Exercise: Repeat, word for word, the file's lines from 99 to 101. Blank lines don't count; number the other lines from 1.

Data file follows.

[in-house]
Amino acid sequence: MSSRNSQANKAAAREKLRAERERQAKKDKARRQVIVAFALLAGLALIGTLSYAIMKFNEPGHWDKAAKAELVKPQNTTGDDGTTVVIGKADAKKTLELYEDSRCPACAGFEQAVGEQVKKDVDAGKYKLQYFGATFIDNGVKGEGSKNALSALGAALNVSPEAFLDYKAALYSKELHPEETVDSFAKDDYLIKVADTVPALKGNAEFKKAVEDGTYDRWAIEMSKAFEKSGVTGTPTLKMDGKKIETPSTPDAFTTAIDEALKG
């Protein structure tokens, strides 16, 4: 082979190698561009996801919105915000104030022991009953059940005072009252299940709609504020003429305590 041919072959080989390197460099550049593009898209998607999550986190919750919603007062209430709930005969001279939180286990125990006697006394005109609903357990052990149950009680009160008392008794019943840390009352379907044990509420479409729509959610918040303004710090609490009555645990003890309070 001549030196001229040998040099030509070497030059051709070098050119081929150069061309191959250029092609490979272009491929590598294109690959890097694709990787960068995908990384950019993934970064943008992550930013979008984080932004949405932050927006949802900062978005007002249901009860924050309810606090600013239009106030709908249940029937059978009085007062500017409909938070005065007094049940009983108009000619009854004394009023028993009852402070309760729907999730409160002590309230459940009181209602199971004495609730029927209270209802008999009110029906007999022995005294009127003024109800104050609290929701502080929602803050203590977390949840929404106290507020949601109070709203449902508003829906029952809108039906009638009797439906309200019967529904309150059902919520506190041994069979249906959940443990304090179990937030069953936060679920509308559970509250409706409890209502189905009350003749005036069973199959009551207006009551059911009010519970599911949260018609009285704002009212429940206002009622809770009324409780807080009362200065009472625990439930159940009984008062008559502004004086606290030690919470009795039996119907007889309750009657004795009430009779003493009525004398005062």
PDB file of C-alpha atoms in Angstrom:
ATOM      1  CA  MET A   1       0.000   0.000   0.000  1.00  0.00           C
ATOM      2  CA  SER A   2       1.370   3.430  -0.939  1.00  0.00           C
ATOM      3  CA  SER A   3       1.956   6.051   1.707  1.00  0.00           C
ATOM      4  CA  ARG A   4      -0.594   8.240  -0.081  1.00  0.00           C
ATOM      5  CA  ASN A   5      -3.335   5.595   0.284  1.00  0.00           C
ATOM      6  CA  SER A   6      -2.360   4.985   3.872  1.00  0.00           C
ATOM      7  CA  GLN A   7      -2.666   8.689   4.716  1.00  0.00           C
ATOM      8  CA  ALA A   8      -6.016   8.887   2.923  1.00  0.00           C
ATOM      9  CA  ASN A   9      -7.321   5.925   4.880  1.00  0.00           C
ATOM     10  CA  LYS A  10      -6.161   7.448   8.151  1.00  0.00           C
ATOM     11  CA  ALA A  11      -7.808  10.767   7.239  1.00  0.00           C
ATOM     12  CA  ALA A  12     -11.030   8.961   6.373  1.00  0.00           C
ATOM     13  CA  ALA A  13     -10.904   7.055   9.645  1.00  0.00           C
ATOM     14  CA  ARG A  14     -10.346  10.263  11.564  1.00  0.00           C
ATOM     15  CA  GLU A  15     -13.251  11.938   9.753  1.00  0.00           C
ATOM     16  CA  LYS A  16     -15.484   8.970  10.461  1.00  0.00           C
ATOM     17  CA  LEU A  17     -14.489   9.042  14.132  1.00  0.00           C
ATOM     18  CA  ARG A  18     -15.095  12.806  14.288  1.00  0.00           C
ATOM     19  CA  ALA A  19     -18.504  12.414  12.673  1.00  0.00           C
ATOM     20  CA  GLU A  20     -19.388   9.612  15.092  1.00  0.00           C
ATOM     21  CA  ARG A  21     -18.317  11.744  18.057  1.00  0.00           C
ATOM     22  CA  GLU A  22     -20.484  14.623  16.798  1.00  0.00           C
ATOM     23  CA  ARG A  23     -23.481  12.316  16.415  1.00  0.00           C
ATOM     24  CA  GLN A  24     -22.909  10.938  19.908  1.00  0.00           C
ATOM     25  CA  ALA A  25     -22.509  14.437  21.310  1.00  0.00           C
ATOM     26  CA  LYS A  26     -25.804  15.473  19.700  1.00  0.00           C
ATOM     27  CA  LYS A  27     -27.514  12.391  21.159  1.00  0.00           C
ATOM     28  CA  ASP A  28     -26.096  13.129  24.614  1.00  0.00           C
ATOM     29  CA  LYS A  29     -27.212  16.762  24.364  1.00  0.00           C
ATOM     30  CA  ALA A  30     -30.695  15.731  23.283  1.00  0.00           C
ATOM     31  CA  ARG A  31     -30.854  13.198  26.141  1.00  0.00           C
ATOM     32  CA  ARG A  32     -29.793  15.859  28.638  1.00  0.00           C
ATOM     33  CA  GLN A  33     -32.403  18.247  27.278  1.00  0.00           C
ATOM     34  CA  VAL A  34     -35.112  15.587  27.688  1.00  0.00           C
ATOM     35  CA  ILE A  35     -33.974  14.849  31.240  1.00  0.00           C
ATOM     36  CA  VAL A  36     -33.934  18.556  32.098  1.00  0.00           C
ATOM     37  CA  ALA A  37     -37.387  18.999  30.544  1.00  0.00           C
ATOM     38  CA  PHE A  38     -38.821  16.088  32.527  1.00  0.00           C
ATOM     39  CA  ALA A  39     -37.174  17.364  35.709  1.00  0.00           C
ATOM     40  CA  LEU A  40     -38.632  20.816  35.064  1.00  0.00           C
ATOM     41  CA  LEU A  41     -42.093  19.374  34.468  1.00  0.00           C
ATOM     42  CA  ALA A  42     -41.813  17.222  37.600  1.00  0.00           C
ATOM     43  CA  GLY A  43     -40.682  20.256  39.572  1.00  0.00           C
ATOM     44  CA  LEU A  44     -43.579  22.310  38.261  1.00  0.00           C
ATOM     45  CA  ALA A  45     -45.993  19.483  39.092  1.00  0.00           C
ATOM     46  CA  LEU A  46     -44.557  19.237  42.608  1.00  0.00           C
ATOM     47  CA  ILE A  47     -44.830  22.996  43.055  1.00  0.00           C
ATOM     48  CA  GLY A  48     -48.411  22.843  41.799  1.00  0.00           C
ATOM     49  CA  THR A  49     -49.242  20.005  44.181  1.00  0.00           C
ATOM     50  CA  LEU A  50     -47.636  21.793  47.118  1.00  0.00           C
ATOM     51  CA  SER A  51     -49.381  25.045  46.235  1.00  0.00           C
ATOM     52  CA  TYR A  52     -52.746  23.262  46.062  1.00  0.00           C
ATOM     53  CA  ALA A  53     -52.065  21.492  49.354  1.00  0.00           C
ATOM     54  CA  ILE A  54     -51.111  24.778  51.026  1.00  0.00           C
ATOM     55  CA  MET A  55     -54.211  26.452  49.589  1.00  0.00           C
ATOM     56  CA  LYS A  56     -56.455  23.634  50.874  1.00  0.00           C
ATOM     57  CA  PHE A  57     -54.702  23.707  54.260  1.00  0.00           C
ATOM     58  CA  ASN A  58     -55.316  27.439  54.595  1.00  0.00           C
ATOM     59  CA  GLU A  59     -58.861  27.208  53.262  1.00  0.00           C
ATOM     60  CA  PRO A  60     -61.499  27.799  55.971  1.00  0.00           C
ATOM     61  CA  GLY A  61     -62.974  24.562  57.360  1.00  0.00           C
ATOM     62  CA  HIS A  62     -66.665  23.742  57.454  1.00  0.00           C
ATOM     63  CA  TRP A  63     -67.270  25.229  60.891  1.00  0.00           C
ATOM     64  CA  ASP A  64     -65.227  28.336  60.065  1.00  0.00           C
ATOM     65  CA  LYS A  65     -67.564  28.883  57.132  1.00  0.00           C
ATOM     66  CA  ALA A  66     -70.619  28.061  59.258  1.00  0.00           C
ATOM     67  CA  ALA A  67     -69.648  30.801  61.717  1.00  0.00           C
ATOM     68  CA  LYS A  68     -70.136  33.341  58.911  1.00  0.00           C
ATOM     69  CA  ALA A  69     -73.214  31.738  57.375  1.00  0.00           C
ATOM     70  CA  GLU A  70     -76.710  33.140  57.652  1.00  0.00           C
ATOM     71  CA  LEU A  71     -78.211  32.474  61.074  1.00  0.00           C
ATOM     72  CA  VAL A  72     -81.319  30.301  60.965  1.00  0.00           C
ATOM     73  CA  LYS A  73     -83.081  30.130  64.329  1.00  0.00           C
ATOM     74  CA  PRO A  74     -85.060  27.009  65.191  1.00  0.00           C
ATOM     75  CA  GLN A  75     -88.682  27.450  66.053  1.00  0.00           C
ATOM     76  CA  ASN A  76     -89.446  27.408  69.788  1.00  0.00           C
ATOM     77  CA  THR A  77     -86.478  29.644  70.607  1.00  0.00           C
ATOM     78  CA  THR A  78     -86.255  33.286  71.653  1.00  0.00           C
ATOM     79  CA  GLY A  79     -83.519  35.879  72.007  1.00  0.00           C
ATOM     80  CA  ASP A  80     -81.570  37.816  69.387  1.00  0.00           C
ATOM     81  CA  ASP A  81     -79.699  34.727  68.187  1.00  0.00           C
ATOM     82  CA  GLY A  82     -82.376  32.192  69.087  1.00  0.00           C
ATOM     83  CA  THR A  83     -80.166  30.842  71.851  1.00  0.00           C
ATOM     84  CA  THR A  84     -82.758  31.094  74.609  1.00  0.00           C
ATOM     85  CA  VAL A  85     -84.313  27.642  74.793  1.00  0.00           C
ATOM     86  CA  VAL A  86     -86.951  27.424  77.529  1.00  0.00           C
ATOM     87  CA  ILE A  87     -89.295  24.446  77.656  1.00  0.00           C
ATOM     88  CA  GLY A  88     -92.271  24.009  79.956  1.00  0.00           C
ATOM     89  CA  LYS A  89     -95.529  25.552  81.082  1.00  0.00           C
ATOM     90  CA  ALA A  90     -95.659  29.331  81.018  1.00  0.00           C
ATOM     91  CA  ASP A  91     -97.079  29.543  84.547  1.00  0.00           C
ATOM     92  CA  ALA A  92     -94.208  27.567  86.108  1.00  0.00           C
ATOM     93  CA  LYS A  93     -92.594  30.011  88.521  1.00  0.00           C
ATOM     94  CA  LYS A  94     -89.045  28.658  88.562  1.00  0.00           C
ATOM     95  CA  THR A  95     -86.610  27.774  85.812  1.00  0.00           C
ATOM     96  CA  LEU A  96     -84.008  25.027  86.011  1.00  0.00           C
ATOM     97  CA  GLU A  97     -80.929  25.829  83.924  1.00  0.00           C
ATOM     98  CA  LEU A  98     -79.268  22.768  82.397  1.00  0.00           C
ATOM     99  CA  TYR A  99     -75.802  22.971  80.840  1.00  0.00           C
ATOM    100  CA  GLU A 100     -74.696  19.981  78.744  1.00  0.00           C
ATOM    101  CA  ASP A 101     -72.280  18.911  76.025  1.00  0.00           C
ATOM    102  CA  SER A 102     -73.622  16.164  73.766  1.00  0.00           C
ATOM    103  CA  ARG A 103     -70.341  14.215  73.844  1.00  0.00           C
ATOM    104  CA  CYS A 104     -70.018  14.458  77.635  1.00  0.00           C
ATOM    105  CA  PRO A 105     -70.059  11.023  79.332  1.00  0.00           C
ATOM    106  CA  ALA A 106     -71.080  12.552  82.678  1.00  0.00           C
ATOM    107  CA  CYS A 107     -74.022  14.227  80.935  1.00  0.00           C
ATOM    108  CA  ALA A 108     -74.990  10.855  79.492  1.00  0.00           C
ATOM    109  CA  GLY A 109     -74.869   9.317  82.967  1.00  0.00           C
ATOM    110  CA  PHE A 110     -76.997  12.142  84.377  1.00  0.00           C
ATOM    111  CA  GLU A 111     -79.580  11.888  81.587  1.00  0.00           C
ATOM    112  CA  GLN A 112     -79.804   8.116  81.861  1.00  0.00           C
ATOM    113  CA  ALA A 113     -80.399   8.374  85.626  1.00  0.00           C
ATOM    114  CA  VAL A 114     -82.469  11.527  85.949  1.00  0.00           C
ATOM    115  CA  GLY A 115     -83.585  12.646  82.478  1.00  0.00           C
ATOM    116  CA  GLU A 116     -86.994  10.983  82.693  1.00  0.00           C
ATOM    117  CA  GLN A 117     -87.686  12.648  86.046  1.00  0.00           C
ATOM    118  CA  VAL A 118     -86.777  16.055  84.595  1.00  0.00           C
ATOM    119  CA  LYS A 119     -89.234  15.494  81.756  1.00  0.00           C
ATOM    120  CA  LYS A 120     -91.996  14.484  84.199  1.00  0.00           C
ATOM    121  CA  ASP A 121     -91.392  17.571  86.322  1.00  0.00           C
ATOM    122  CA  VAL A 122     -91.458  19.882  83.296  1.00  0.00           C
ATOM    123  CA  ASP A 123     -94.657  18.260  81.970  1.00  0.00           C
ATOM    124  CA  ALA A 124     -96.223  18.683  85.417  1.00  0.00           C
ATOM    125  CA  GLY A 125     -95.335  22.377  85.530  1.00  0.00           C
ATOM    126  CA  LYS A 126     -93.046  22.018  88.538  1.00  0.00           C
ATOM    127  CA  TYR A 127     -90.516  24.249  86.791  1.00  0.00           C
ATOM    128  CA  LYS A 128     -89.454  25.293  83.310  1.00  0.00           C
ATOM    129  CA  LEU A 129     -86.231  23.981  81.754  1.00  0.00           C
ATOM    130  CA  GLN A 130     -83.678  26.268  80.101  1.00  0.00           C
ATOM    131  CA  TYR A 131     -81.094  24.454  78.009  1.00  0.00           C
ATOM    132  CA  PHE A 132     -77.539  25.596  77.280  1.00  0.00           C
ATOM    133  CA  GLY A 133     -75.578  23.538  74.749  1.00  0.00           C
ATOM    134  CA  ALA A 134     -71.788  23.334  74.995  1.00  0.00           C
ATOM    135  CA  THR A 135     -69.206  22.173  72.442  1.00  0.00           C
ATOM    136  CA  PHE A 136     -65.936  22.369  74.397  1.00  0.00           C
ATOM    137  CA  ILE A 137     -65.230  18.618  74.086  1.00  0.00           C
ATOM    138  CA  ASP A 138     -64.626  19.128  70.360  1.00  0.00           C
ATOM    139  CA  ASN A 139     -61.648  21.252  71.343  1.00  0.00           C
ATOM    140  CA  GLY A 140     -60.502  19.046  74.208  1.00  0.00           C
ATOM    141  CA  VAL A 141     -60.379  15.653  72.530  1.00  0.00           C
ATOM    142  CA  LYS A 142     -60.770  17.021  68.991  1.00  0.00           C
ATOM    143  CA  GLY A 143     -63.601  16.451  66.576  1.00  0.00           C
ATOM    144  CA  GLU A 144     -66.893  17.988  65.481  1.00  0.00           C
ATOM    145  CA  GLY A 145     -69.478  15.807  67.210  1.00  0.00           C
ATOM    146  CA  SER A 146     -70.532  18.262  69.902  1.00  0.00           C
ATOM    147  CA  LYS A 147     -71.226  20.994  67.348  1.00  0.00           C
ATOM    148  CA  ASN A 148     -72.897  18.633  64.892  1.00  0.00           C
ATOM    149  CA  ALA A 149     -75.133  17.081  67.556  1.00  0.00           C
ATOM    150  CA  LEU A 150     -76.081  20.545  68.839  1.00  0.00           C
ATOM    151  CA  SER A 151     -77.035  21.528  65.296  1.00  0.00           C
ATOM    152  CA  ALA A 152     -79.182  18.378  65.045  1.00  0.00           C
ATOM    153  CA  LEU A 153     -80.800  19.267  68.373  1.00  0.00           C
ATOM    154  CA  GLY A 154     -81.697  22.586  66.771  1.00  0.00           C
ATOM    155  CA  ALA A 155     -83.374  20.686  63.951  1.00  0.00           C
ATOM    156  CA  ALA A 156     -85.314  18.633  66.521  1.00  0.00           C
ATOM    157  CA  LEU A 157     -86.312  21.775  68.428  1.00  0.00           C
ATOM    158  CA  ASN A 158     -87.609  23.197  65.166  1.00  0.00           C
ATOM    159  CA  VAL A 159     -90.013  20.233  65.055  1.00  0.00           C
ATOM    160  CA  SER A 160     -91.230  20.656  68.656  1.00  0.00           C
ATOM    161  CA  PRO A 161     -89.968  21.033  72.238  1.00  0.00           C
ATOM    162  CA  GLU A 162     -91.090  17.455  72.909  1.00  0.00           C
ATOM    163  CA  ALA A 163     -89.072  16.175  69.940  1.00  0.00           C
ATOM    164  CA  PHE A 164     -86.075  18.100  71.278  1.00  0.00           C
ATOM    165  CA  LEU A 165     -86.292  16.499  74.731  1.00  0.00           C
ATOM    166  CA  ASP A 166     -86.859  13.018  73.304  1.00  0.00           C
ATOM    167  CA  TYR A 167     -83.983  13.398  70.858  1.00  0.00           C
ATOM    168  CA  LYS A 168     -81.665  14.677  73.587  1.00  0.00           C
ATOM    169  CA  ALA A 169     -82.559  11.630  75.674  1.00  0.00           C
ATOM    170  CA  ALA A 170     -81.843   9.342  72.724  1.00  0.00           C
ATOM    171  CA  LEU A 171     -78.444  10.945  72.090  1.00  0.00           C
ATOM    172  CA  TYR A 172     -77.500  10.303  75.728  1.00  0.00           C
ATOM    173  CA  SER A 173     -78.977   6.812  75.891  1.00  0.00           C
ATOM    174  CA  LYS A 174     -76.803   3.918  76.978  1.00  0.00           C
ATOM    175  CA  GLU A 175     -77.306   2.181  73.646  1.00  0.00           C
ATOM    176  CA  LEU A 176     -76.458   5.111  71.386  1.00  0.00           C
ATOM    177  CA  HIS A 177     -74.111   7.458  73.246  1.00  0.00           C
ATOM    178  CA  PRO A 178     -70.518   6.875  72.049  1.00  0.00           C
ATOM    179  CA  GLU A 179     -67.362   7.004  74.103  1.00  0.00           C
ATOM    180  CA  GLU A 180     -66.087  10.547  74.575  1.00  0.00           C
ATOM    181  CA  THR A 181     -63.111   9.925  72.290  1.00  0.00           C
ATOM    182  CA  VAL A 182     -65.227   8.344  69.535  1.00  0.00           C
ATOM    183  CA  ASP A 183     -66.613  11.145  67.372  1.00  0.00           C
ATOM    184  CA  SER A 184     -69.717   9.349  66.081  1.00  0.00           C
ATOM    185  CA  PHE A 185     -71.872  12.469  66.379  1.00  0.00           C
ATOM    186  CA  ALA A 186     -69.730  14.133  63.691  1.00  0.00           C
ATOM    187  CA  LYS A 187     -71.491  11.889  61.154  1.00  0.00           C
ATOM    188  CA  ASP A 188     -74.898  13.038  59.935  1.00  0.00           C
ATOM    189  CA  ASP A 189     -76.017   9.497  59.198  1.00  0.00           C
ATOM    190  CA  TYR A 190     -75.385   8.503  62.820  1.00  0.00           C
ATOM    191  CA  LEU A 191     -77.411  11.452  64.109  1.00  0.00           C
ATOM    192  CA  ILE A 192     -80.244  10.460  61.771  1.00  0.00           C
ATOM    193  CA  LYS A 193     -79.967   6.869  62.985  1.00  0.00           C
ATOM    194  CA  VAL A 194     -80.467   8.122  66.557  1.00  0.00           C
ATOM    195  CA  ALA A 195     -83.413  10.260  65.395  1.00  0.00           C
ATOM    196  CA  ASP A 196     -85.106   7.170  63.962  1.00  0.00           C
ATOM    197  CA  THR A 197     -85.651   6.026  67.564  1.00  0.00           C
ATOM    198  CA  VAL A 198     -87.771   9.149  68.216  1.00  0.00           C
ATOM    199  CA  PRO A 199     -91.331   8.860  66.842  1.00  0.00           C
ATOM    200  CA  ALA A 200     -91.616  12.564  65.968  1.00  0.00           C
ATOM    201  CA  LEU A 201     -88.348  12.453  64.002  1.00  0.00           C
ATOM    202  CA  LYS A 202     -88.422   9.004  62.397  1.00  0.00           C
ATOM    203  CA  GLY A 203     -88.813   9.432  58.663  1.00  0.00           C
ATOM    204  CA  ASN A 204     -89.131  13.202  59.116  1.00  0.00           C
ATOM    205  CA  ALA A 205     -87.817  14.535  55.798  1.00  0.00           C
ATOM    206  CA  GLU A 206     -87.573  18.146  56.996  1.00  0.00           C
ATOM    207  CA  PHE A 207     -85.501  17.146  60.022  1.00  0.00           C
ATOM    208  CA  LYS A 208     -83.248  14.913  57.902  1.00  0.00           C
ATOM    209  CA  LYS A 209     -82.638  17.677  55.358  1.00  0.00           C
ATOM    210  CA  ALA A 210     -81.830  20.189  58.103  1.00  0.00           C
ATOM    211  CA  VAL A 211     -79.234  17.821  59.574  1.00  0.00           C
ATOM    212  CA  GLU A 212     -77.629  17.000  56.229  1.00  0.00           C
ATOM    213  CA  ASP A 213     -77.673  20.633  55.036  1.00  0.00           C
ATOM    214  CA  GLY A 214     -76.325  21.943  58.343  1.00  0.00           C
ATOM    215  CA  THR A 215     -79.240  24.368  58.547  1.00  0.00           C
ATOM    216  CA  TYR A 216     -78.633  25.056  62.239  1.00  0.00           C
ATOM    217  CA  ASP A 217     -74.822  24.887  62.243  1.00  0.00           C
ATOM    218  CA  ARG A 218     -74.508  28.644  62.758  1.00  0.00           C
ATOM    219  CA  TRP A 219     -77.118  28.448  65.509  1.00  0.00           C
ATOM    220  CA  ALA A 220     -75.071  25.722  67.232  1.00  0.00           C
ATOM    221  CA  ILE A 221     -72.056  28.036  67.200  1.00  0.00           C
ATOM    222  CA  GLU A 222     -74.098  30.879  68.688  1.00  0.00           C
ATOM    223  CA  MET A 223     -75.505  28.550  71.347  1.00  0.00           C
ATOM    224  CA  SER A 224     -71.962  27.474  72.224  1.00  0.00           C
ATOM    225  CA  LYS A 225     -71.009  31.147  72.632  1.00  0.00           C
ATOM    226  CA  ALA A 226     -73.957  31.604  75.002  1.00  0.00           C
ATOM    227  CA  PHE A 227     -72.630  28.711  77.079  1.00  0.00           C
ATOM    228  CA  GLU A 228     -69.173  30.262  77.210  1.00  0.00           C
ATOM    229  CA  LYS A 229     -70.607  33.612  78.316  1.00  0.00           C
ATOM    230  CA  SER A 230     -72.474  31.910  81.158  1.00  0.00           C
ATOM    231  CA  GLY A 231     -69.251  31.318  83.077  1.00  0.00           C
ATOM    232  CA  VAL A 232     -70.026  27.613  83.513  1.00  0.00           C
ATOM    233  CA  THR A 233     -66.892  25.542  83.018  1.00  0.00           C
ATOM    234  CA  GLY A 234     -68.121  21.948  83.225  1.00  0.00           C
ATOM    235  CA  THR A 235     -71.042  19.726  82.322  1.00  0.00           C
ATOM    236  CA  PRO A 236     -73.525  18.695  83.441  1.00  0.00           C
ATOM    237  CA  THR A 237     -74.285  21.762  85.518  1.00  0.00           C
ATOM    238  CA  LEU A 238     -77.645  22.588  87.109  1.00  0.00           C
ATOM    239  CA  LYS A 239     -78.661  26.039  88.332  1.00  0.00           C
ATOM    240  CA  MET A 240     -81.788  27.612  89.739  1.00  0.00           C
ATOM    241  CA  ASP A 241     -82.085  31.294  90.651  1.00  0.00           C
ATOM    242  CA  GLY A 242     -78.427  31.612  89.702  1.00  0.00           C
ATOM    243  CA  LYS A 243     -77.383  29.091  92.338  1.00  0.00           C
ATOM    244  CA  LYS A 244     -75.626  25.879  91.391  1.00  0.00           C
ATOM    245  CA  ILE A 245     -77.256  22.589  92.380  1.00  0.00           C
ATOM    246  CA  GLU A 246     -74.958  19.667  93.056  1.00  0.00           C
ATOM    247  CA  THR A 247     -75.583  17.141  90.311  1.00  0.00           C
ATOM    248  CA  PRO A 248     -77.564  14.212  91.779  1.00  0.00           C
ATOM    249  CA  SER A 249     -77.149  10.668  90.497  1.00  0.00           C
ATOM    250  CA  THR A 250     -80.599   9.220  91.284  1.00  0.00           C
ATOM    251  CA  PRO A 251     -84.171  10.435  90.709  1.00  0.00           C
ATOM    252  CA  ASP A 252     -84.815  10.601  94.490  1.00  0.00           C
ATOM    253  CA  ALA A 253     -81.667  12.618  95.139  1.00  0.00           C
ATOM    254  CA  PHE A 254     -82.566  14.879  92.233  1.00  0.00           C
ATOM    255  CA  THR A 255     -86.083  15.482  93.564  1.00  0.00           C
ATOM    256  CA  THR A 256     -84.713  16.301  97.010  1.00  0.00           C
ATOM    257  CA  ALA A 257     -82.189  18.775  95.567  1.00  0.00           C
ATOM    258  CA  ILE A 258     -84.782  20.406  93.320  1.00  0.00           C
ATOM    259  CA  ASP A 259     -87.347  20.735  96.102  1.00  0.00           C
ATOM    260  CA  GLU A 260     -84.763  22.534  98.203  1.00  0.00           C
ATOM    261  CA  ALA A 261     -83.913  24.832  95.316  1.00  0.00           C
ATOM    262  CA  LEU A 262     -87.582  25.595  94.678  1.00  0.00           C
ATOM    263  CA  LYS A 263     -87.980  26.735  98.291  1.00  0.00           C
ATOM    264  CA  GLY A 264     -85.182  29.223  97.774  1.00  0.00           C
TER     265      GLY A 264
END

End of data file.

ATOM     95  CA  THR A  95     -86.610  27.774  85.812  1.00  0.00           C
ATOM     96  CA  LEU A  96     -84.008  25.027  86.011  1.00  0.00           C
ATOM     97  CA  GLU A  97     -80.929  25.829  83.924  1.00  0.00           C